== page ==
'X2' surpasses first 'X-Men' film
Take a breath. Don't worry. "X2: X-Men United" is bigger, better, badder -- like all sequels should be. But the question was whether the film could satisfy audiences after a three-year wait, or better yet, stand on its own as a movie-going experience.
"X2" is worth the wait, sure to please its viewers with thrilling entertainment, comedy, tragedy and flawless storytell-ing. But the spectator who sneers at comic book lore is only passing up one of the best movie-going experiences this summer.
"X2" picks up where "X-Men" left off: Magneto (Ian McKellan) remains locked in his prison, Charles Xavier (Patrick Stewart) happily oversees his Academy and mutant and humankind seem at peace. But the news breaks out that a mutant of overwhelming power has attacked the White House, and a new anti-Mutant movement is wrought. Former army commander William Stryker (devilishly played by Brian Cox), leads the new movement with an itchy trigger finger and a mysterious past.
Here we are again with our favorite gang of marvelous mutants: Logan, a.k.a. Wolverine (Hugh Jackman), is still unaware of his own past. Storm (Halle Berry) is still disquietingly aloof, lost in a gentle fury. Dr. Jean Grey (Famke Janssen) and Cyclops (James Marsden) are still madly in love despite a few squabbles, while lovers Rogue (Anna Paquin) and Iceman (Shawn Ashmore) have trouble getting close.
Then there are the villains we love to hate: Magneto, masterfully performed by Ian McKellan, and his lovely, lethal, shape-shifting cohort Mystique, tantalizingly played by Rebecca Romijn-Stamos.
"X2" delivers new intriguing characters too, such as Nightcrawler (tenderly performed by Alan Cummings), and the silent but deadly Yuriko (Kelly Hu), Stryker's assistant and a fearsome match for Wolverine. Every one of these actors breathe life into the formerly
2-D characters, pulling at the heartstrings and snatching our breath in suspense.
"X2" is magnificent entertainment in its purest form. Providing us with action, special effects and suspense, director Bryan Singer keeps the story rolling and the eye candy delicious. Despite a complicated story line, Singer responsibly keeps the audience informed, intrigued and laughing. The moviegoer can easily feel the film's zest for comic-book storytelling, even if some of the references are unfamiliar.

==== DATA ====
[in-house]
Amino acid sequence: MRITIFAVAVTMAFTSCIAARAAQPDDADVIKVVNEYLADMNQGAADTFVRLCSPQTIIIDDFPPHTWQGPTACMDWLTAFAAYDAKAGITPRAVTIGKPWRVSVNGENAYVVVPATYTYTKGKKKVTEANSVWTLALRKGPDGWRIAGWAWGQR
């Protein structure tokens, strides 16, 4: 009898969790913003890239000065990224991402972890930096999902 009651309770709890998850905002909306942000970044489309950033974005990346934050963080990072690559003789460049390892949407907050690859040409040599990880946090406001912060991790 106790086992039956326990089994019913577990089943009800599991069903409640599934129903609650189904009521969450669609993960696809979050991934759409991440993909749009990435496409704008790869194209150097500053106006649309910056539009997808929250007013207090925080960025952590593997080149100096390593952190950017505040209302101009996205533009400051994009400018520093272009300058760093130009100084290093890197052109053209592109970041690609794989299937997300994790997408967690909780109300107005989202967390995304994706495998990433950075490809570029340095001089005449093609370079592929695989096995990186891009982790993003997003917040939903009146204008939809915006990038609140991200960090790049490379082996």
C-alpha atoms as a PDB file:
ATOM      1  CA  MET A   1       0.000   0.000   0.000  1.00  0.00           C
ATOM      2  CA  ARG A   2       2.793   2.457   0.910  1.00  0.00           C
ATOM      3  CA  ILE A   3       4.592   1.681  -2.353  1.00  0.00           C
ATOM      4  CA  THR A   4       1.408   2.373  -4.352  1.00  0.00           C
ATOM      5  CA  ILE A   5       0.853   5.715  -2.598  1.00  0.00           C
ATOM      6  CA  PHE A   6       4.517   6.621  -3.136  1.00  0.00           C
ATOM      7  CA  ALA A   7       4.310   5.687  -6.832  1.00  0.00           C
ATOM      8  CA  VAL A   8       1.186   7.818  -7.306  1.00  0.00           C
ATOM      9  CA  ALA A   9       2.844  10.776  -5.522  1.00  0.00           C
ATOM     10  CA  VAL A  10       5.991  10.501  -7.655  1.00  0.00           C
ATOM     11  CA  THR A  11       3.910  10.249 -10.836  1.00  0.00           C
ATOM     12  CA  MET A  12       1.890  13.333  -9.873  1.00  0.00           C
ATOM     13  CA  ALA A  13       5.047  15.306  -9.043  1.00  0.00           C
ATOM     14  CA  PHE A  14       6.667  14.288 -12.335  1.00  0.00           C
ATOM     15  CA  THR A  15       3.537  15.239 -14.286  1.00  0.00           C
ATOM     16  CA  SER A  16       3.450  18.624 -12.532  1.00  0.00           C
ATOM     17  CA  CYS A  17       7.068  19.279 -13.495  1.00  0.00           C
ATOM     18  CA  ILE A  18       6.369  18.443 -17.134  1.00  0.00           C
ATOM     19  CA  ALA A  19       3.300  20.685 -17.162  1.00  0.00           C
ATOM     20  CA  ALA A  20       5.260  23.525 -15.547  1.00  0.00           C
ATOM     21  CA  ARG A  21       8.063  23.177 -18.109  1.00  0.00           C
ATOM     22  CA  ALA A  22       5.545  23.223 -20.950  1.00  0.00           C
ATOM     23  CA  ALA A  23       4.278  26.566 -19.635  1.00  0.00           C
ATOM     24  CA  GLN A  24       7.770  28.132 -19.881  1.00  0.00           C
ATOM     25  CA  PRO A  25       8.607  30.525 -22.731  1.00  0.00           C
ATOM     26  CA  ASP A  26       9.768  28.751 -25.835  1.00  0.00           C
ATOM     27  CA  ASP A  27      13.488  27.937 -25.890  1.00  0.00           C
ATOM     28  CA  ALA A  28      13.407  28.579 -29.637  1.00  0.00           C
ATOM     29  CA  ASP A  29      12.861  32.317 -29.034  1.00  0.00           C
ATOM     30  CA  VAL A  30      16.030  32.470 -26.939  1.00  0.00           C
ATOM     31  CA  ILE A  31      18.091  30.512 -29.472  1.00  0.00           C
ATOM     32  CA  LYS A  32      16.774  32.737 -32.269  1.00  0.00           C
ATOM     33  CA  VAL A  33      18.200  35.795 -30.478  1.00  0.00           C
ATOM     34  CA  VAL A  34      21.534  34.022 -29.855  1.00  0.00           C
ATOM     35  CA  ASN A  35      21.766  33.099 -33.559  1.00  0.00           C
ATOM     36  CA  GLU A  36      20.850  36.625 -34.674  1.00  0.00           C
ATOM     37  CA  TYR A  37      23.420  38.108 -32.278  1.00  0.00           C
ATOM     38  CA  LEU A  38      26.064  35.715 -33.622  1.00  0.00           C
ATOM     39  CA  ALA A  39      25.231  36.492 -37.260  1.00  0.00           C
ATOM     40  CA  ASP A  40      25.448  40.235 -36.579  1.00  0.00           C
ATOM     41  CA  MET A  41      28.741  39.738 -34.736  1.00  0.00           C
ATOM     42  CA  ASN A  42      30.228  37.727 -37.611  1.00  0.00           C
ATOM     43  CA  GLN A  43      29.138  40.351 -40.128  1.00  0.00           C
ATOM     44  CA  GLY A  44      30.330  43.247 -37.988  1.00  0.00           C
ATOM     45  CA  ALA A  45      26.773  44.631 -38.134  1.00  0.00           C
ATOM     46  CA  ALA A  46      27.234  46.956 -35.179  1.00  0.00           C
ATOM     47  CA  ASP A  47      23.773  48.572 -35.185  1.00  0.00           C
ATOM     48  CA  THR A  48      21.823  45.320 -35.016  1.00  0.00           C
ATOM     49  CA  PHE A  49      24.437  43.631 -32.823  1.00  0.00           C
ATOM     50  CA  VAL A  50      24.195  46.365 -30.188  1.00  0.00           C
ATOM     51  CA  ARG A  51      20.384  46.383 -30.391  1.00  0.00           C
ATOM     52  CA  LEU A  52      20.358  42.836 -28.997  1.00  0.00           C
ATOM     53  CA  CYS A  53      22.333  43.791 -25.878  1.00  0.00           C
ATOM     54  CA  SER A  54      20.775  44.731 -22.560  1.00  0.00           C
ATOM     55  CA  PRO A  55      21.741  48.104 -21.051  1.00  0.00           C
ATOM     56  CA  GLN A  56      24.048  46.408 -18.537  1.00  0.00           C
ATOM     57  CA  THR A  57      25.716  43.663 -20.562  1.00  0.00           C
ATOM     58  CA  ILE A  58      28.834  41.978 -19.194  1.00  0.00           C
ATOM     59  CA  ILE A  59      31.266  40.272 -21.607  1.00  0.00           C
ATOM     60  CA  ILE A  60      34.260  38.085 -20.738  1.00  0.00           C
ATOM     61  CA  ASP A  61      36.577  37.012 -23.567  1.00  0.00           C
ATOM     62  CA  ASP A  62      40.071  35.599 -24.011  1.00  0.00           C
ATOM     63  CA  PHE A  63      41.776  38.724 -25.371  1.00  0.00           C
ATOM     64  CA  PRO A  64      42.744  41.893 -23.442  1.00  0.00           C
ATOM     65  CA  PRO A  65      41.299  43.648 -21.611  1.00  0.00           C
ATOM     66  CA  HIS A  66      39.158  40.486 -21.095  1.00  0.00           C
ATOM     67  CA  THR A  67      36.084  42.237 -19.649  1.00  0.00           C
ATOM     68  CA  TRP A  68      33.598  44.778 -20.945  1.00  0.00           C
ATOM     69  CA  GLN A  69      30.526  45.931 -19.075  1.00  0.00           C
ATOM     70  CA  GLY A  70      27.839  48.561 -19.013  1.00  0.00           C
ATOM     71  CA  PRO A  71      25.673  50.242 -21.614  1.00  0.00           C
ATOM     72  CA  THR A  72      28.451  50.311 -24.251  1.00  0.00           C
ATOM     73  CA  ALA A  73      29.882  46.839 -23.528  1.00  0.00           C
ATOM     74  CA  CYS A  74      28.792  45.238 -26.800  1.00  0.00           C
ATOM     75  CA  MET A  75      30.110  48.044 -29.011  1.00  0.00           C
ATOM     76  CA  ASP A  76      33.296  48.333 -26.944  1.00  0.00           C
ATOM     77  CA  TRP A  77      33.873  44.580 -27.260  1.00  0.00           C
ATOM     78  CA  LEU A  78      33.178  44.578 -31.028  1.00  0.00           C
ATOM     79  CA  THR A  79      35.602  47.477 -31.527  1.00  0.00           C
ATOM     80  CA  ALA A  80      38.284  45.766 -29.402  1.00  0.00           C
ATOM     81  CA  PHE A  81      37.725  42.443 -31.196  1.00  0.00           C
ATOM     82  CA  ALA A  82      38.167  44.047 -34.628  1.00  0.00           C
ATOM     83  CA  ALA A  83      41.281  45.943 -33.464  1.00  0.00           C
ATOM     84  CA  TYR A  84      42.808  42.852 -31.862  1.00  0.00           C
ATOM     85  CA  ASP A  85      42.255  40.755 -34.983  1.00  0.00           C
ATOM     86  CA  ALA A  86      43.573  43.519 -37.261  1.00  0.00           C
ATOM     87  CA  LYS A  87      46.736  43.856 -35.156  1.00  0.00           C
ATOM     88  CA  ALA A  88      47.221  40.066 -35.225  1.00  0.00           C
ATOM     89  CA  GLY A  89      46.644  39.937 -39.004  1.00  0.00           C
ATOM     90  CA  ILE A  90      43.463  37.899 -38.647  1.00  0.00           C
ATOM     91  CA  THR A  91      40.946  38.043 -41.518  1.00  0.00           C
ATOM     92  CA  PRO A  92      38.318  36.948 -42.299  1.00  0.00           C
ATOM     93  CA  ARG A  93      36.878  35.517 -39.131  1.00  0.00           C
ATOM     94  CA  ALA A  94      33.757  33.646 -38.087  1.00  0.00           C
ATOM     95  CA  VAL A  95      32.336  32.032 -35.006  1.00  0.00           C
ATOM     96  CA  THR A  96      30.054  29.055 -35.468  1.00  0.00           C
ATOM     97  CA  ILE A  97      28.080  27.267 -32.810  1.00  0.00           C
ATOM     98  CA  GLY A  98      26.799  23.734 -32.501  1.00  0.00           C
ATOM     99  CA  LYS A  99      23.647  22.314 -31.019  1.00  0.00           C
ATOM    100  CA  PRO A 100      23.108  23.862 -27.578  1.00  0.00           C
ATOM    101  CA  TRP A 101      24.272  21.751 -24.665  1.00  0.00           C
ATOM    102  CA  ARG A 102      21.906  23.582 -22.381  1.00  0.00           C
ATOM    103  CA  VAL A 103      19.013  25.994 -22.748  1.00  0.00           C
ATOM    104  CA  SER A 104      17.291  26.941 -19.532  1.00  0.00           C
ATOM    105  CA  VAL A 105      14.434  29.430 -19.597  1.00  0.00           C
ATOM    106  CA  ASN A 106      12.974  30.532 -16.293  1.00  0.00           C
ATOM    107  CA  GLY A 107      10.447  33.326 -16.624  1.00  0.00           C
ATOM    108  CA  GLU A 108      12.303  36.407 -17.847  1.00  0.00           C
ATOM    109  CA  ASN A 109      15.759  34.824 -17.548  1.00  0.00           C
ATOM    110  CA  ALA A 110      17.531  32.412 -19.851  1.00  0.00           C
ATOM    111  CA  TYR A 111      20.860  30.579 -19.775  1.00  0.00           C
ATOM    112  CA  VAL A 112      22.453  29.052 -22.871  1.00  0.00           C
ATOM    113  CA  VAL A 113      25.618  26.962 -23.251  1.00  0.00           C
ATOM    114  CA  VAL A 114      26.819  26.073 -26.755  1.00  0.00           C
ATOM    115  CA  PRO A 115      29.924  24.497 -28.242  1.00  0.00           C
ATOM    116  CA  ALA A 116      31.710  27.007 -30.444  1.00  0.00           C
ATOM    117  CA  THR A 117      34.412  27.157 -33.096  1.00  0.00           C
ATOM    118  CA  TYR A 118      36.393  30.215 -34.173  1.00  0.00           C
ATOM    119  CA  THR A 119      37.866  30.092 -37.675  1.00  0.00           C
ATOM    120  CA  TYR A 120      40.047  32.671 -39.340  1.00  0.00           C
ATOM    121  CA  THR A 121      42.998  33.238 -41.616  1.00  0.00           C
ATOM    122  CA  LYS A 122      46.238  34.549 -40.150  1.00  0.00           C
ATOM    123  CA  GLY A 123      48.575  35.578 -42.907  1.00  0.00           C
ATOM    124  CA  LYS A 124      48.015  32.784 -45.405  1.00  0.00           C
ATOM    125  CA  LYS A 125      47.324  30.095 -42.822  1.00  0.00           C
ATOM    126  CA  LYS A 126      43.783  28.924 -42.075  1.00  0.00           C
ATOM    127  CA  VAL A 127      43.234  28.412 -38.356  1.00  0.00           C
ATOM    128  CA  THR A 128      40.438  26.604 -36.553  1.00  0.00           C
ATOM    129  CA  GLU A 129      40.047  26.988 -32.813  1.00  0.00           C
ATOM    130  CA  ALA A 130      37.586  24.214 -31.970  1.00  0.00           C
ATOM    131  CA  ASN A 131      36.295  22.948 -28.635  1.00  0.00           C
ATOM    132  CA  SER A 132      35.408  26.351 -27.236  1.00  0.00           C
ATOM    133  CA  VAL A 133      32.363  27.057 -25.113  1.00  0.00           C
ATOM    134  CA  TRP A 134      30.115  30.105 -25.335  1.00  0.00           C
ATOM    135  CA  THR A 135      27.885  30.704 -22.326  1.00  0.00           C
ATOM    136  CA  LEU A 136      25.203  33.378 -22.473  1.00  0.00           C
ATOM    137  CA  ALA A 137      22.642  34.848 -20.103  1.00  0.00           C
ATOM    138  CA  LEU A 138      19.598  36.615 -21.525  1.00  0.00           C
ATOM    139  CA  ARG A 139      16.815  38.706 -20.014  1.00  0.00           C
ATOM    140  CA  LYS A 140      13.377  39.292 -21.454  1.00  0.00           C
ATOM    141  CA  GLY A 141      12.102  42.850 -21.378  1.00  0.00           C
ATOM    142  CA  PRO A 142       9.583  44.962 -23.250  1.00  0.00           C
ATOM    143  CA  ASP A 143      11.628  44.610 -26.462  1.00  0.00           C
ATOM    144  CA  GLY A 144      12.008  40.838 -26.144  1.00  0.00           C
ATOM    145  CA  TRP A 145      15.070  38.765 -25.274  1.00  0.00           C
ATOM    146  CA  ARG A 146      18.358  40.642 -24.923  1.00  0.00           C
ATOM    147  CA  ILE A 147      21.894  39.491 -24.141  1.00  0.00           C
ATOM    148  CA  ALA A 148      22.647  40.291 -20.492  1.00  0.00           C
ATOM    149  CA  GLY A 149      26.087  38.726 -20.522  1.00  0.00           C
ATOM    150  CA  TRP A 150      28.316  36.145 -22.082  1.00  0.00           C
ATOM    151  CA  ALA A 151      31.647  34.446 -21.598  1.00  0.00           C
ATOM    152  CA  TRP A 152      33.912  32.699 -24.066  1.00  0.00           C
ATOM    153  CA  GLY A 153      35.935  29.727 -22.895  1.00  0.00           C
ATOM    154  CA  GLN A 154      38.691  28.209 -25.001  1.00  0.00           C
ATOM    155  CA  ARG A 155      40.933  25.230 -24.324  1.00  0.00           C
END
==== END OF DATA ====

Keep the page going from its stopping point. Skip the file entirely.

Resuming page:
The United States of America has lasted 200-odd years, and yet our greatest piece of mythic storytelling remains a gargantuan blue bovine and the giant lumberjack who loves him. Our nation's youth has inherited a profound lack of mythic folklore. Comic books are an answer, creating modern myths and modern heroes.
The X-Men may seem silly or trifling to more cynical viewers, but "X2" is deeply immersed in legitimate themes: racism, social upheaval, political intrigue, faith in times of adversity and the simultaneous frailty and strength of the human spirit. In line with other films in the comic-book genre, "X2" offers heroes to admire and villains to despise.
For all those who think "X2" will be two hours of asinine geek love in 35 millimeter, be wary. Obviously fans of the comic books will catch all the jokes better than a moviegoer who's never heard of Wolverine. But this is no reason to dismiss "X2" with a roll of the eyes.
"X2" will be misunderstood by many because of a lack of appreciation for comic books. Critics and moviegoers alike will deem it muddled and stupid if they refuse to understand that the film follows a different storytelling technique than they're used to. But the reality is that "X2" is an exceptional film and -- for those willing to accept it for what it is -- a reminder of why we appreciate both good comic books and good movies.